- The optimal deployment of media should be driven by voice of the customer (VOC) learning to ensure both relevance and effectiveness.
- Key elements of the multi-channel mix must be deployed according to the individual opt-in preferences of customers and prospects.
- The multi-channel mix must provide customers and prospects with choices so they can communicate with the marketer via the media mix of their choice.
- The channel mix must meet requirements 1 through 3 in accordance with the timing and frequency determined by that individual’s opt-in preference.
- The channel mix must offer a completely integrated experience. All the elements must complement each other, support each other, and send coordinated messages to customers and prospects.
- The channel mix must be responsive. If the organization alienates or abuses a consumer, we can expect to hear about it in a public forum if we do not resolve it privately.
The article below is admittedly a personal review of some direct mail I received. I am not privy to the strategies of any of these pieces or to the metrics associated with the return on investment for these campaigns. As a direct marketer I know that all that really matters is the testing matrix and campaign ROI; neither of which do I have any knowledge of. With that said, let’s critique!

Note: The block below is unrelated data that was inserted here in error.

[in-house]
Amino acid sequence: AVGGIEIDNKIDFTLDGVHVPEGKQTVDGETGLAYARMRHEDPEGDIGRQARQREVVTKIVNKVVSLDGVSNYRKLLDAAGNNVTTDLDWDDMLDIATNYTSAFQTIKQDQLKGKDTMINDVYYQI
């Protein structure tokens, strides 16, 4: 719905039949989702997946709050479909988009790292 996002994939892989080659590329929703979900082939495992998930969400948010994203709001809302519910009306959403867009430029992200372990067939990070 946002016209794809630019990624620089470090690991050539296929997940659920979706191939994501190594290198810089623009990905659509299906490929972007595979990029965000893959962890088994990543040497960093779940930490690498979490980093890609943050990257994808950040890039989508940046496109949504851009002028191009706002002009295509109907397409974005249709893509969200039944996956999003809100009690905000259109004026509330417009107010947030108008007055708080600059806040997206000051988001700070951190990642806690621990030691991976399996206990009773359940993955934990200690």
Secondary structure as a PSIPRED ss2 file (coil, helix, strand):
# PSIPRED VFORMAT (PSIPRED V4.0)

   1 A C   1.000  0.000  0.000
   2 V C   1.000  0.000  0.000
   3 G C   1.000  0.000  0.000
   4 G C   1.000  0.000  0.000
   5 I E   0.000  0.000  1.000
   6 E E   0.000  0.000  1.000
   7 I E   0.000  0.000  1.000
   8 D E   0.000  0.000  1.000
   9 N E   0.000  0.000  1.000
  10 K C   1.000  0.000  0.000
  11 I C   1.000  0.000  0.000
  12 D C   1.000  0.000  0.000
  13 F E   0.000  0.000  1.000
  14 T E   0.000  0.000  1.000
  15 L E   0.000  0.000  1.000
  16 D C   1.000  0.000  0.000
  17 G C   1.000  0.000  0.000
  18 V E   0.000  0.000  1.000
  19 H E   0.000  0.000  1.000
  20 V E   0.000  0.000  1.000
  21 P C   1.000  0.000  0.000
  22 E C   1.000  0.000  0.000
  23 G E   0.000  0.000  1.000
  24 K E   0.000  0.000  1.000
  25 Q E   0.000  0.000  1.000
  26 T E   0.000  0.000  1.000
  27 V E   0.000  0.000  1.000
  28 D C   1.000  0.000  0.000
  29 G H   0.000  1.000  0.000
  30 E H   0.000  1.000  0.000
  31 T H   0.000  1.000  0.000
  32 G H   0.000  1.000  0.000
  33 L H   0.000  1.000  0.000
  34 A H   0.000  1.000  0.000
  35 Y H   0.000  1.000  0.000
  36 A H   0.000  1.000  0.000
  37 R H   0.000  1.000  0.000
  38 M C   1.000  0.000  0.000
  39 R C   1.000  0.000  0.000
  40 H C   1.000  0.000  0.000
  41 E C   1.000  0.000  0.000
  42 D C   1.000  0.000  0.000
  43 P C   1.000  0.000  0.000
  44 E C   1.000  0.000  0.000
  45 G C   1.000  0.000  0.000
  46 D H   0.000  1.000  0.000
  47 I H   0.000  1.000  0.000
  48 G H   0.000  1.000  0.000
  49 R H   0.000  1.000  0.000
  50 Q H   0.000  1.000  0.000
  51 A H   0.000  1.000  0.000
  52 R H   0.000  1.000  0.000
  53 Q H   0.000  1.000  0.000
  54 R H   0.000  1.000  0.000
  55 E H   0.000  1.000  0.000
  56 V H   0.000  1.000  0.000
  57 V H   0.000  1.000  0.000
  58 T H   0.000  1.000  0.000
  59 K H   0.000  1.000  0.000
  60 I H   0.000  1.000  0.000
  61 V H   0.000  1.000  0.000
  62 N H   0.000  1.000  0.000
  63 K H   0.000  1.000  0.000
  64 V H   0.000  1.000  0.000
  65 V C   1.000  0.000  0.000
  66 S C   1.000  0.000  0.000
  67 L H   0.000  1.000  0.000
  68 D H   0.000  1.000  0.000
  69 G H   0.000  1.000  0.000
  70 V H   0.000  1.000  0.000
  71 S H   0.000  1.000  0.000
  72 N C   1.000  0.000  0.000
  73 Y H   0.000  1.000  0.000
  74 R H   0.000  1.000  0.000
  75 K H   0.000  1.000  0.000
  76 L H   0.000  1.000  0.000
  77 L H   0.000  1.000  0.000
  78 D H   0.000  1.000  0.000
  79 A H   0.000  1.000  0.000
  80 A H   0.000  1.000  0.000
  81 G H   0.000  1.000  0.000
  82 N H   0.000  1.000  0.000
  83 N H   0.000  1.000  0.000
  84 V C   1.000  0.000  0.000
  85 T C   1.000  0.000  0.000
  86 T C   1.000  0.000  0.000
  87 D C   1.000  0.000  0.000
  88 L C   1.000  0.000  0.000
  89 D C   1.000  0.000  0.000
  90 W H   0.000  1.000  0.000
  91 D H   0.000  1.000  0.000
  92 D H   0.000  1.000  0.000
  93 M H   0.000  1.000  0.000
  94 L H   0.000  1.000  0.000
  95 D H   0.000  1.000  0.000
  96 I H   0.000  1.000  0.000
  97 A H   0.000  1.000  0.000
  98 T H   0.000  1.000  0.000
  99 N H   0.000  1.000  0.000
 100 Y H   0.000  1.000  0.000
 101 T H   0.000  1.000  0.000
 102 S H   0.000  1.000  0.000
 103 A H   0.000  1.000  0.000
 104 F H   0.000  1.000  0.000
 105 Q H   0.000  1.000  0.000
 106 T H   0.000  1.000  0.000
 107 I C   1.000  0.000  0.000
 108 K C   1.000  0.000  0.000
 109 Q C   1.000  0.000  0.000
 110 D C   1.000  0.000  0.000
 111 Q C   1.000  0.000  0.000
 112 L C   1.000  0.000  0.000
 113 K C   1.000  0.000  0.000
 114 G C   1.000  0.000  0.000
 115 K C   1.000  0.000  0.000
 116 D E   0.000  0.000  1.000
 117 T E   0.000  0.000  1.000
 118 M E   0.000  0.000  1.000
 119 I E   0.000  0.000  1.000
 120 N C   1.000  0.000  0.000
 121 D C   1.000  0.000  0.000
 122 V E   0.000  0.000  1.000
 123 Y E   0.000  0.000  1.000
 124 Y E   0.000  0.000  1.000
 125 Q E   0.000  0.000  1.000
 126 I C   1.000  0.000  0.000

After sorting through a huge box of direct mail I collect, I was amazed to find such poor use of the outer envelope for pain-filled call to actions (CTAs). Out of this 20-pound box of direct mail, I only found one organization that was nailing pain-focused CTAs while dozens of others were missing the mark completely – most failing to have a CTA on the envelope at all.
You can see by the two outer envelopes below that the Salvation Army clearly understands driving response through pain and strong CTAs. Pella Windows and JCP on the other hand, do not. These for-profit giants neglected to include anything on the outer envelops to persuade the recipient to take the next step and open the envelope. No CTA, no compelling photograph, no pain. Zero. Zip. Nada.
Many organizations have found that raising the level of a pain surrounding a problem to the point that the inflicted one wants a solution and is willing to act on it is a viable messaging tool.
With all the pain in today’s trauma filled world and with overfilled email boxes, getting to the pain via an envelope with a strong call to action may be the best route to new customers or donors.
Pella’s Envelope Is Void of Pain
We are certain that Pella Window’s marketing department has tested their envelope copy strategy to the hilt, but we spent a little time playing with possible headlines… Tell us if you think these are strong:
- Did you know windows can leak 25% of your heat during the winter? That’s a lot of heat.
- Daddy always complained about heating the outside.
- Might as well just leave the window open, don’t you think?